RUNDELL: The ones who are staying? It is variable. There's some that are going to require one operation, and two or three days later, they'll be up and about and ready to go. There will be some others who may require a couple of operations and some rehabilitation, and may be here one or two weeks before they go back to the states.

QUESTION: But they're listed in what...

(CROSSTALK)

RUNDELL: Stable condition.

GRANGER: Stable condition.

RUNDELL: Stable condition.

GRANGER: Stable condition.

RUNDELL: They're all in stable condition at this time.

QUESTION: Are there going to be -- is there going to be a debriefing now in terms of forensics, the ongoing investigation of whats and whys of this incident? Will that be taking place here or (OFF-MIKE)

GRANGER: Any type investigation, we'll leave it up to the Navy to determine when and where they want to maintain -- perform that investigation.

QUESTION: But you're making room for that kind (OFF-MIKE)

GRANGER: Absolutely.

QUESTION: What kind of stories are you hearing from the sailors?

GRANGER: At this point we have not got in any details about asking any sailors about the (inaudible). Basically more or less concentrating on the injuries and are they having in pain, from that standpoint, making sure they're getting rest, getting in contact with the families.

We're leaving up to the naval investigators.

QUESTION: Considering the violence of the blast, does it surprise you that really a relatively few major injuries here that we're talking about.

GRANGER: I see it as a blessing, I really do.

QUESTION: How is their state of mind, their morale right now? Has it improved remarkably since they arrived here?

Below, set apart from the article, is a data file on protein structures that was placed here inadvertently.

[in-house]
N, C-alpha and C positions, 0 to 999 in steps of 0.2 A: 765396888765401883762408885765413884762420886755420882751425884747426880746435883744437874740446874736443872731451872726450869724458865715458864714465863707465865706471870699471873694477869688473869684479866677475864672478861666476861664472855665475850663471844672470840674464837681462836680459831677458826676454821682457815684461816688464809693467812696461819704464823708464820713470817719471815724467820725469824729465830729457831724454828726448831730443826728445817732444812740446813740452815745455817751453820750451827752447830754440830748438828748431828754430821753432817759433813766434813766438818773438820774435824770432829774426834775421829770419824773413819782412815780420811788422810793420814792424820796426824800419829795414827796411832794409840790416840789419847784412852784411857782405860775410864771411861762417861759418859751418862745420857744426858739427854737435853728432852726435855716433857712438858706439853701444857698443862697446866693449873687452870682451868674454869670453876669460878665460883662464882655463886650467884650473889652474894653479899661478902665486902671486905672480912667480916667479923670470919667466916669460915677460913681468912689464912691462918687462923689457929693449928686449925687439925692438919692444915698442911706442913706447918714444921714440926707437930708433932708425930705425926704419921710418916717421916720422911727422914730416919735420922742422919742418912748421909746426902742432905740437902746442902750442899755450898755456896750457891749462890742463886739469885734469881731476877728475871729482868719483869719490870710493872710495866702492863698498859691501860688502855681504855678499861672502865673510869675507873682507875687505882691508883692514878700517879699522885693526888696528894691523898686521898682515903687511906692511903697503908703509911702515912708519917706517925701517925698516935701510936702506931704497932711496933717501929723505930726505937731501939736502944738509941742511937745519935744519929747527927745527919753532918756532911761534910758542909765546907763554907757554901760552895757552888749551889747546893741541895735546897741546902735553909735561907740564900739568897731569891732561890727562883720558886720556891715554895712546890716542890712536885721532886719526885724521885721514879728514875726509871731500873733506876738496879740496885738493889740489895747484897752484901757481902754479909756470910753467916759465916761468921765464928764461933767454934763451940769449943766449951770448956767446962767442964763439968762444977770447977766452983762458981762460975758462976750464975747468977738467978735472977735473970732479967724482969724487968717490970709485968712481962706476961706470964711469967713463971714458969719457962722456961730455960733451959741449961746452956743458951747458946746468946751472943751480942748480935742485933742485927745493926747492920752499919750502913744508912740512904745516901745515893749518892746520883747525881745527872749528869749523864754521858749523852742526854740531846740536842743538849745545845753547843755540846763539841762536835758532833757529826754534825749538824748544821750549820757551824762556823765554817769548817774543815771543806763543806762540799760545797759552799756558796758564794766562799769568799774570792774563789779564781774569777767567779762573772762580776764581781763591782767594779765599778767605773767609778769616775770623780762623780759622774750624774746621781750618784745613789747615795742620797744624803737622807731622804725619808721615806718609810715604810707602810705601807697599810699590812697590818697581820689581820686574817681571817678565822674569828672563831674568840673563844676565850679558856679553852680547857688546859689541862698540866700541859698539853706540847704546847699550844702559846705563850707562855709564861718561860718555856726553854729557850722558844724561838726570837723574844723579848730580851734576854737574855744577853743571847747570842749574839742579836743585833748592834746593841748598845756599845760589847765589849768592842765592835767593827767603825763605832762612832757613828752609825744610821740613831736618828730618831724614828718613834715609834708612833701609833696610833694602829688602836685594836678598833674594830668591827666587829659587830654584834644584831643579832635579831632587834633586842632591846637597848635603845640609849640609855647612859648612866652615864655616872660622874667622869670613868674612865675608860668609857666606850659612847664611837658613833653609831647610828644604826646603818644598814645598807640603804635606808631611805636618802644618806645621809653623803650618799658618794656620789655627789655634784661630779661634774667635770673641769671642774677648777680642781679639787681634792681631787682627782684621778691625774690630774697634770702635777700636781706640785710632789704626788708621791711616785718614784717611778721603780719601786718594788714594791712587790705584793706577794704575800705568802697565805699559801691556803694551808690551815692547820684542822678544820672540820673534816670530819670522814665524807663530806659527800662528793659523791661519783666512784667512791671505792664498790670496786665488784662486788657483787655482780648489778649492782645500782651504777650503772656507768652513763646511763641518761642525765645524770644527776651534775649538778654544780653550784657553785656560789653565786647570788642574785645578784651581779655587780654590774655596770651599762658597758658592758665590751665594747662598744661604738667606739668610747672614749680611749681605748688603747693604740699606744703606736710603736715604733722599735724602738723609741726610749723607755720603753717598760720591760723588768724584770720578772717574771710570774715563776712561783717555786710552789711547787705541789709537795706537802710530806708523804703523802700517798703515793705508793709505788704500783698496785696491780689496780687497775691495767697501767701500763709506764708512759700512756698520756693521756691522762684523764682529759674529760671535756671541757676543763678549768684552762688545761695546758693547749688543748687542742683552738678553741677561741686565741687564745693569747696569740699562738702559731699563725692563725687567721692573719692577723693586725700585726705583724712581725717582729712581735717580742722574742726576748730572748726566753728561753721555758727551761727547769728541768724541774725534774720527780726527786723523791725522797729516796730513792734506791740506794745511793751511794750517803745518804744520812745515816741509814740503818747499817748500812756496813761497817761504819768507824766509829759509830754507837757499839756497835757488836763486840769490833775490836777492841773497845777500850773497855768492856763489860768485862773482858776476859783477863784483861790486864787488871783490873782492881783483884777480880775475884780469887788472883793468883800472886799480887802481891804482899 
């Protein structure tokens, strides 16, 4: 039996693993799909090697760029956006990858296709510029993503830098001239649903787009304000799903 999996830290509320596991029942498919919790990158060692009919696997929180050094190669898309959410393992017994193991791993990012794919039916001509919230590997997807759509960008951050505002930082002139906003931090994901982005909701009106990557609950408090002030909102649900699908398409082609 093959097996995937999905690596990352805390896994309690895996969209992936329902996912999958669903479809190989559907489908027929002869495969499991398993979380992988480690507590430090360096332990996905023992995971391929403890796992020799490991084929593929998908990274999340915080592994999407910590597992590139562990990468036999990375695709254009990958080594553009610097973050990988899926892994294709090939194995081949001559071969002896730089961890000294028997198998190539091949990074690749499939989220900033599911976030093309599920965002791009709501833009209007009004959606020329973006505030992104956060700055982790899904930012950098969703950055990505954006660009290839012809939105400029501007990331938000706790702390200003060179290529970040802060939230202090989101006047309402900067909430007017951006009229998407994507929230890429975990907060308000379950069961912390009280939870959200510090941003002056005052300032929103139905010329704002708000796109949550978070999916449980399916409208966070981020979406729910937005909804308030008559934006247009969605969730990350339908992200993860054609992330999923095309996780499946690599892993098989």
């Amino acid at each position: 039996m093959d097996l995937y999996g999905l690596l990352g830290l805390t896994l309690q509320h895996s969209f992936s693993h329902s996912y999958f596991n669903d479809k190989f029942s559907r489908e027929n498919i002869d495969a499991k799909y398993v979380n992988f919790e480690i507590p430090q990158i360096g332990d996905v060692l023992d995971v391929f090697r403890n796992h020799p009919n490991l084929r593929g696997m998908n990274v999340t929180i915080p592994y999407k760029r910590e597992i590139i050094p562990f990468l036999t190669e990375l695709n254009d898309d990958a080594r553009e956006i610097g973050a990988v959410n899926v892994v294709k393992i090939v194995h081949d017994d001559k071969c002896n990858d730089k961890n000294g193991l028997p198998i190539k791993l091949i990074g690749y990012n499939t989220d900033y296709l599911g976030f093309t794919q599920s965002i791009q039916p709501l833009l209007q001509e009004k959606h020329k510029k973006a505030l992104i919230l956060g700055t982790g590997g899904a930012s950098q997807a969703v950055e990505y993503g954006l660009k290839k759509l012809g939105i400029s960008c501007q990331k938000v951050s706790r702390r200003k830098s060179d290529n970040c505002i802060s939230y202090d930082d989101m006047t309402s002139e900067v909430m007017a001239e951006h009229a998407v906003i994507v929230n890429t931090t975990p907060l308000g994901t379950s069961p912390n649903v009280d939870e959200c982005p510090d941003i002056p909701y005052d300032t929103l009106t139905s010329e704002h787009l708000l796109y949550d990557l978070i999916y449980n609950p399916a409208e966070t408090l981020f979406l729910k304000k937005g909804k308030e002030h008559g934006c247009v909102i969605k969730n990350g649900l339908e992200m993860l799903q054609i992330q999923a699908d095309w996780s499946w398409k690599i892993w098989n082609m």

GRANGER: Absolutely. They've had an opportunity to get some rest, to get some food, talk to their families, get a chance to say hello to some of their fellow sailors in the hospital. So I would say it's up.

QUESTION: Are they receiving any sort of counseling?

RUNDELL: Oh, yes, we -- every member has been interviewed by a primary care physician as to those aspects of emotional functioning that can happen after a traumatic event like this. Most of them have actually seen someone from mental health. All have seen someone from the chaplain's office. They've worked together to debrief several members who felt like they needed to talk with professionals.

RUNDELL: Normally in a case like this we would do a large debriefing of the entire group. However, because of the need to get them home as soon as possible, we've actually changed our plans about that, and the team at Portsmouth, the mental health team and chaplain team at Portsmouth, is going to be doing that debriefing once they get back home.

Along the same lines we actually have -- we're using a technology today, video teleconferencing, that we use a lot overseas in the military, and we're going to be talking with the doctors and leaders at the Portsmouth naval hospital to go each and every patient that will be going their direction tomorrow or Monday, so they'll be fully informed about their particular problems and the care they've received so far.

QUESTION: Why this thing to get them home as soon as possible?